At least I spelt your name right

It wasn’t pretty, folks.  Not one bit.  Those big bad seniors got the best of us.  So long, dear Scholar Quiz.  Maybe next year my team will dominate since we’ll be the seniors in da house.  Can’t wait!

But first and foremost, I have to chug my way through the rest of this god-awful Junior year.  ALMOST.  THERE.  We’ve got AP tests in about 2-3 weeks, which means crunch time and intense review sessions.  We’re finally in the midst of the last stretch– that inevitably stressful period of time before the week(s) of AP testing.  I probably won’t be seen without my nose dipped in my Princeton Review crash-course book.  And the plot thickens…

With roughly three months of my junior year remaining, I find that I can finally look back and reflect on what I’ve learned.  Let’s flash-back to the first day of school:

Jenna, clad in a trendy outfit consisting of jean shorts and a green cardigan, eagerly trotted out the front door to commence her daily trek to school.  But today wasn’t just any old day.  It was the first day of her 11th grade year, AND she had company– her little sister Kendra who was beginning high school as an itsy-bitsy freshman.  After her dad (insistently) snapped a picture of the girls together, they were on their way.  Jenna, of course, hadn’t the slightest clue of the trauma that lay ahead.

The girls parted ways once entering the school premises, Jenna starting the day off with her Spanish 4 class.  Seeing that she had not enrolled in Spanish 4 AP, this class was going to be a breeze as her only “regular class”.  Jenna could tell that it was going to make a wonderful and carefree 1st period, especially since four of her best friends were also in the class.  So she left the classroom unfazed, even jubilant to be back at school.

She obviously didn’t see the next class coming.  On paper, the name of the class seemed relatively undaunting… AP English Language and Composition.  Jenna had always been confident about writing and reading, so she figured that this year’s English class would be no different.  No big deal.  Just English.  WRONG.  Upon taking a seat in the small portable classroom, Jenna and the rest of her peers were subjected to a so-called “Citizen Quiz” in which the teacher (who will go unnamed) inquired about current events in the news and had the students write down their answers.  Jenna, who had never been an avid reader of the Los Angeles Times, was thoroughly flustered and shocked.  She ended up with a 1 out of 10 on the quiz, making that the first grade of the semester.  The teacher was assertive and frightening (to say the least), and little Jenna was thisclose to dropping the class out of sheer terror.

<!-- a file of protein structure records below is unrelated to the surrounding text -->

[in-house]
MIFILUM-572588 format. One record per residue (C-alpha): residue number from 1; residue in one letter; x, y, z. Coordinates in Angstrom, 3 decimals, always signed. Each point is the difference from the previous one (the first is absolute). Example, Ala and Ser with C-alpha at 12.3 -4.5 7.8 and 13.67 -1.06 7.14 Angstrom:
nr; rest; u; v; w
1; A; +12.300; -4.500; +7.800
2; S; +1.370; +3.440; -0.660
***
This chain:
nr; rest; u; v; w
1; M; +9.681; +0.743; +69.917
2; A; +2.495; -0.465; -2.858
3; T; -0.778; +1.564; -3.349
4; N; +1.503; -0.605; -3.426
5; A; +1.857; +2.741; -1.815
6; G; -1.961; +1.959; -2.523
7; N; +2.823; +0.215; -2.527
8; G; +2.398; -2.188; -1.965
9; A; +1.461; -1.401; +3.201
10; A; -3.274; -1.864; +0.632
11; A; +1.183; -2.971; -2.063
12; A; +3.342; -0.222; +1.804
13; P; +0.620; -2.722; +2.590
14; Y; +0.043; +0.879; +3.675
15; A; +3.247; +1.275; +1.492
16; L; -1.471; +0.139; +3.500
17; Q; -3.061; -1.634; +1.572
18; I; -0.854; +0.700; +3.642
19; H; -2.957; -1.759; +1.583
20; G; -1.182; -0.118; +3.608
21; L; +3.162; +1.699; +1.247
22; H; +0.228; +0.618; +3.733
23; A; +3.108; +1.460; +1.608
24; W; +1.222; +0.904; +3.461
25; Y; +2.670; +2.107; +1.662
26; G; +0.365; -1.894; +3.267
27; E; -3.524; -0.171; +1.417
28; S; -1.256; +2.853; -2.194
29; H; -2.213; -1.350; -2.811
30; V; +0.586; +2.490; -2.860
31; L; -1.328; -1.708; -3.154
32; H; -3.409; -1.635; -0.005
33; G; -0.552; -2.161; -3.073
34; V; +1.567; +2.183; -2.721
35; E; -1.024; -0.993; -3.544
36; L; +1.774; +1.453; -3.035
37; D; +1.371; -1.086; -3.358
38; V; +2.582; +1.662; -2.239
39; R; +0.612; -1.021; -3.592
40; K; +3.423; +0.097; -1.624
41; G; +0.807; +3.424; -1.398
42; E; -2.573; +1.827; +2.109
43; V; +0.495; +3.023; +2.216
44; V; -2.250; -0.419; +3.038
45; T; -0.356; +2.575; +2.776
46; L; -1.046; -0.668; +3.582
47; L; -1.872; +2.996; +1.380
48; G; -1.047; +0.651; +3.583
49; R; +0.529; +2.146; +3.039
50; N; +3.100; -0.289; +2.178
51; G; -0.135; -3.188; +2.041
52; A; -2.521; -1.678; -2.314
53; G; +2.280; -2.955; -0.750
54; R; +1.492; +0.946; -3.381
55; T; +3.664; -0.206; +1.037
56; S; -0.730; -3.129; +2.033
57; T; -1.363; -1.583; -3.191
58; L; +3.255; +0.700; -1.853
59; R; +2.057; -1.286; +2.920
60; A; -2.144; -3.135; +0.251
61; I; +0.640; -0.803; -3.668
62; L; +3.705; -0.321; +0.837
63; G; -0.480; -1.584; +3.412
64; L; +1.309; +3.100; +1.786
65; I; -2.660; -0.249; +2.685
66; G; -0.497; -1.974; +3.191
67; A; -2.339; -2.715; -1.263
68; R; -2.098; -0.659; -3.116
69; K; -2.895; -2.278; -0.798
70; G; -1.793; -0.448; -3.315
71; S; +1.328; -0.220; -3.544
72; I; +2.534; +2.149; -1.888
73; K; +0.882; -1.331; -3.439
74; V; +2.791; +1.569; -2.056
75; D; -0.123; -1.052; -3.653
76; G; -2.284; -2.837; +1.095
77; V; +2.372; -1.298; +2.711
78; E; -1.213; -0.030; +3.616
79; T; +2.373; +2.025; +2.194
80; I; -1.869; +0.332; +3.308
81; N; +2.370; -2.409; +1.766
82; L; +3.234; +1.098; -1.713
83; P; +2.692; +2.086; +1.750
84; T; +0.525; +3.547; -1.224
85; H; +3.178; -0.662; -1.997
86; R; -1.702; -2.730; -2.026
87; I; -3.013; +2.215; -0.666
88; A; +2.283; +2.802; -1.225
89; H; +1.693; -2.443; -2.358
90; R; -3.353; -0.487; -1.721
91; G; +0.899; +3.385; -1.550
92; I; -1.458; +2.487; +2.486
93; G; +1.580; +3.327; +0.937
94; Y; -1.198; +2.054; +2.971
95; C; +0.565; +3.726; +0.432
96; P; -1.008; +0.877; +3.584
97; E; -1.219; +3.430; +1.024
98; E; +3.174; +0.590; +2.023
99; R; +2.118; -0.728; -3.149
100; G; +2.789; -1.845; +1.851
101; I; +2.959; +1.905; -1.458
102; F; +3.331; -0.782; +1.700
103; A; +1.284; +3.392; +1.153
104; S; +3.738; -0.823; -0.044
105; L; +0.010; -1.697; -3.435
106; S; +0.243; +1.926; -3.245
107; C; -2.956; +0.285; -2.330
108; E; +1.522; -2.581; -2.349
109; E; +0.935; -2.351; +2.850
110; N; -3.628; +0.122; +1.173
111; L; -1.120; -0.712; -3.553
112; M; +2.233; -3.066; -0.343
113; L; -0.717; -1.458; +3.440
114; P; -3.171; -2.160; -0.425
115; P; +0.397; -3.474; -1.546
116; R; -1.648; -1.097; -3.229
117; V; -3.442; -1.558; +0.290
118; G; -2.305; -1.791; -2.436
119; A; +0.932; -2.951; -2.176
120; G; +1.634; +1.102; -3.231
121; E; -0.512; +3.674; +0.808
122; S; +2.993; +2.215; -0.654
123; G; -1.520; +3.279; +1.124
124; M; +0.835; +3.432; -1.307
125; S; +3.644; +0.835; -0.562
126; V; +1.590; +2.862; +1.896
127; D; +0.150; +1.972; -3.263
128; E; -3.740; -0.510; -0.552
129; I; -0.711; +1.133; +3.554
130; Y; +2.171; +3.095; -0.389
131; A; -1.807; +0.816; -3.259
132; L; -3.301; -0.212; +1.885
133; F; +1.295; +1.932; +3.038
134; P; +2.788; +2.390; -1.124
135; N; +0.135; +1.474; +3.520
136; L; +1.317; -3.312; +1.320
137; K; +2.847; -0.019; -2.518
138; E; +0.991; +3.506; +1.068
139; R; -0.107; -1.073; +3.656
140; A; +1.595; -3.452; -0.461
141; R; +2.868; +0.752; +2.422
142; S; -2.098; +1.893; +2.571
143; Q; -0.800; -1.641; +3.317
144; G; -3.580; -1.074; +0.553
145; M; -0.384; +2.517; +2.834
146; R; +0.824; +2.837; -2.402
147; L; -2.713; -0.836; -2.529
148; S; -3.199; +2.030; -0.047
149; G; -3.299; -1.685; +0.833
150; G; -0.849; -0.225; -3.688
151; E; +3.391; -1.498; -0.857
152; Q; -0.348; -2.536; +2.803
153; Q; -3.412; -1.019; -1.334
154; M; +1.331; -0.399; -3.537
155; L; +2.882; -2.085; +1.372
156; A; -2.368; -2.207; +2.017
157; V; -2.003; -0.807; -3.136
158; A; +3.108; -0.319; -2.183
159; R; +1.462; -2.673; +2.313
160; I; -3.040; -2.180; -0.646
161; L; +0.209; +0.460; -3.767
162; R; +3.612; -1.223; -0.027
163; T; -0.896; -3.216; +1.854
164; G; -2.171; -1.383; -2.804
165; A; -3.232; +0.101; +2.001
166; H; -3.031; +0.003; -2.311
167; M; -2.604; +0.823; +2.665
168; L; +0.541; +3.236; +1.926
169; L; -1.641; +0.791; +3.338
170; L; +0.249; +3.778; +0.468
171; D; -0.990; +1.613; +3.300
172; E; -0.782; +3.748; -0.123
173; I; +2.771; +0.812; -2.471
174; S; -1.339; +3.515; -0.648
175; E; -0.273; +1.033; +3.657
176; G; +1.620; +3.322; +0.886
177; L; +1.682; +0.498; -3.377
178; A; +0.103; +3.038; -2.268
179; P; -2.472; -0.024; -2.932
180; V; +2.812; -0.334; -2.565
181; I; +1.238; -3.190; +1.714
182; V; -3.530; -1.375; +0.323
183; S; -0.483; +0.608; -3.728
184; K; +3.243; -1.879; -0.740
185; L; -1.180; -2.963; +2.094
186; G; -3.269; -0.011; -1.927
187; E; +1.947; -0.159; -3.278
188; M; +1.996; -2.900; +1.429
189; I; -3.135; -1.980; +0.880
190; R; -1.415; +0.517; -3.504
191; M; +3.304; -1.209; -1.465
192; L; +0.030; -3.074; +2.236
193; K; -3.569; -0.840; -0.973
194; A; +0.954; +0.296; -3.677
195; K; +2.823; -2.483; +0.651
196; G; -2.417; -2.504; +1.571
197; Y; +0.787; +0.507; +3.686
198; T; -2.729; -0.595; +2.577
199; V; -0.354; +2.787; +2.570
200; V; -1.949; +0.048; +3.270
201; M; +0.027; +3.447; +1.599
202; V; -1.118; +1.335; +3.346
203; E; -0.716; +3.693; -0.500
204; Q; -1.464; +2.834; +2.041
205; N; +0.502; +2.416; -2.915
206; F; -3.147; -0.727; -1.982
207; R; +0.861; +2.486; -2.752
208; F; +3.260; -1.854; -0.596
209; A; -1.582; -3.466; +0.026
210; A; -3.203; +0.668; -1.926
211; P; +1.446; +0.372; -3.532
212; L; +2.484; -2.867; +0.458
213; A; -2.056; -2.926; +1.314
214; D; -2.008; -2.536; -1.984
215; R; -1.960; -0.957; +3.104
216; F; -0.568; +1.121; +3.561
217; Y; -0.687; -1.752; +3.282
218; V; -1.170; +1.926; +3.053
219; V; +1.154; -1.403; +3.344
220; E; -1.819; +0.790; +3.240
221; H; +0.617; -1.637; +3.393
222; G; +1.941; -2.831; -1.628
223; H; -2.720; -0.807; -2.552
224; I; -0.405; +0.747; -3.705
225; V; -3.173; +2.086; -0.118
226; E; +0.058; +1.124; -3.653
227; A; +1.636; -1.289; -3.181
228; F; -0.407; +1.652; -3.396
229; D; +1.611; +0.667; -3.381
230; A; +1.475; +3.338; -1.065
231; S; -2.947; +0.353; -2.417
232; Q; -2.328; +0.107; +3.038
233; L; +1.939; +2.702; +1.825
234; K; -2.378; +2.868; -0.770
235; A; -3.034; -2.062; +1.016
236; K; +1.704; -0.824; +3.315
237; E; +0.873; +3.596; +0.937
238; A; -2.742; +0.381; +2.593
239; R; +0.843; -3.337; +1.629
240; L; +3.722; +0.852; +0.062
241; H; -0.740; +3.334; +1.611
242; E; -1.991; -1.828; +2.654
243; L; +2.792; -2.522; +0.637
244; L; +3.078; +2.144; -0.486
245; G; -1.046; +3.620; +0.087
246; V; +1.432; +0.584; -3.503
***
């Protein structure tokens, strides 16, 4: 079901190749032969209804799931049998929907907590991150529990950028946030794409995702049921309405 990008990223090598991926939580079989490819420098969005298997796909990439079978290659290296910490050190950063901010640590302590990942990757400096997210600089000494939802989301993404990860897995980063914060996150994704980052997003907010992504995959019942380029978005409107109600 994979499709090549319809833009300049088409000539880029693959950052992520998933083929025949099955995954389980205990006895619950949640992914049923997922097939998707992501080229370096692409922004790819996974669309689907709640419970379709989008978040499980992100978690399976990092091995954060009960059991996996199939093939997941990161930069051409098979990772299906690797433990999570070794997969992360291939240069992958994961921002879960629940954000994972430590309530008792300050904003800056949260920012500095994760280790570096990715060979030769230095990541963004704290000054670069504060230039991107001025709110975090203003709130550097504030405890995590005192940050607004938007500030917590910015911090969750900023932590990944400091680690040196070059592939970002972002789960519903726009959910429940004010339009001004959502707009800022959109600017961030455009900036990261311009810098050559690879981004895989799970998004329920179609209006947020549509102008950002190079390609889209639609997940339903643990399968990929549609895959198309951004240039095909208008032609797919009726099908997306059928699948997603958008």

After the horrible experience that was English class, Jenna entered AP US History, only to find her new teacher hoisting up a small pug and cradling it as if  it was a child.  The class material in itself was not intimidating, yet the teacher’s frequent one-way discussions with the pug made for a bizarre half-hour.  Jenna was appalled.

The next three classes, AP Envi Sci, AP Music Theory, and Pre-Calc Honors, were thankfully ordinary… but the combined occurrence of periods 2 and 3 was enough to scar Jenna for life.  She had already scribbled all over her agenda book as a reminder of two exams and an essay test coming up in the week.  Junior year had started with a bang and an all-too-true message: school will never again be a piece of cake, Jenna (so deal with it).

In short, she returned home in a state of panic.  She saw her dream of ‘Straight A’s throughout high school’ fly out the window and land into a nasty pile of dung, all the while fighting back a flurry of tears.  How was she going to outlast these next ten months?  How in the world would she adapt to the BEAST (aka junior year)?

Well, I lived.

Not only that, but I managed to maintain my “A” average (narcissism), and everything turned out FINEEE.

Here’s my little moral to the story  (p.s. I’m throwing in a little syntactical device called an ‘antithesis’.  (Thank you Ms. Batson) (too many parenthesis))::

It was the best of times, it was the worst of times.

Through all the pain and suffering, failed tests and stressful presentations, cram sessions and late nights, I have honestly learned so much this year, inside of school and out.  I can pinpoint Junior year as my transformation into a true scholar and semi-adult, undoubtedly because I am now being taught to surpass my ignorance about the world and take a look around.

Before this gets too sentimental, I’ll stop.  I also have to remember that AP tests are right around the corner, so I haven’t exactly hit the hardest part of the year yet….. rendering the above reflective thoughts a little premature.

In the meantime, I should be getting back to my numerous memorization cards for APUSH.  And my reading of The Electric Kool-Aid Acid Test. And that imagism poem I’m supposed to write.

*Title of post: courtesy of the lyrics of “Natural Anthem” by The Postal Service

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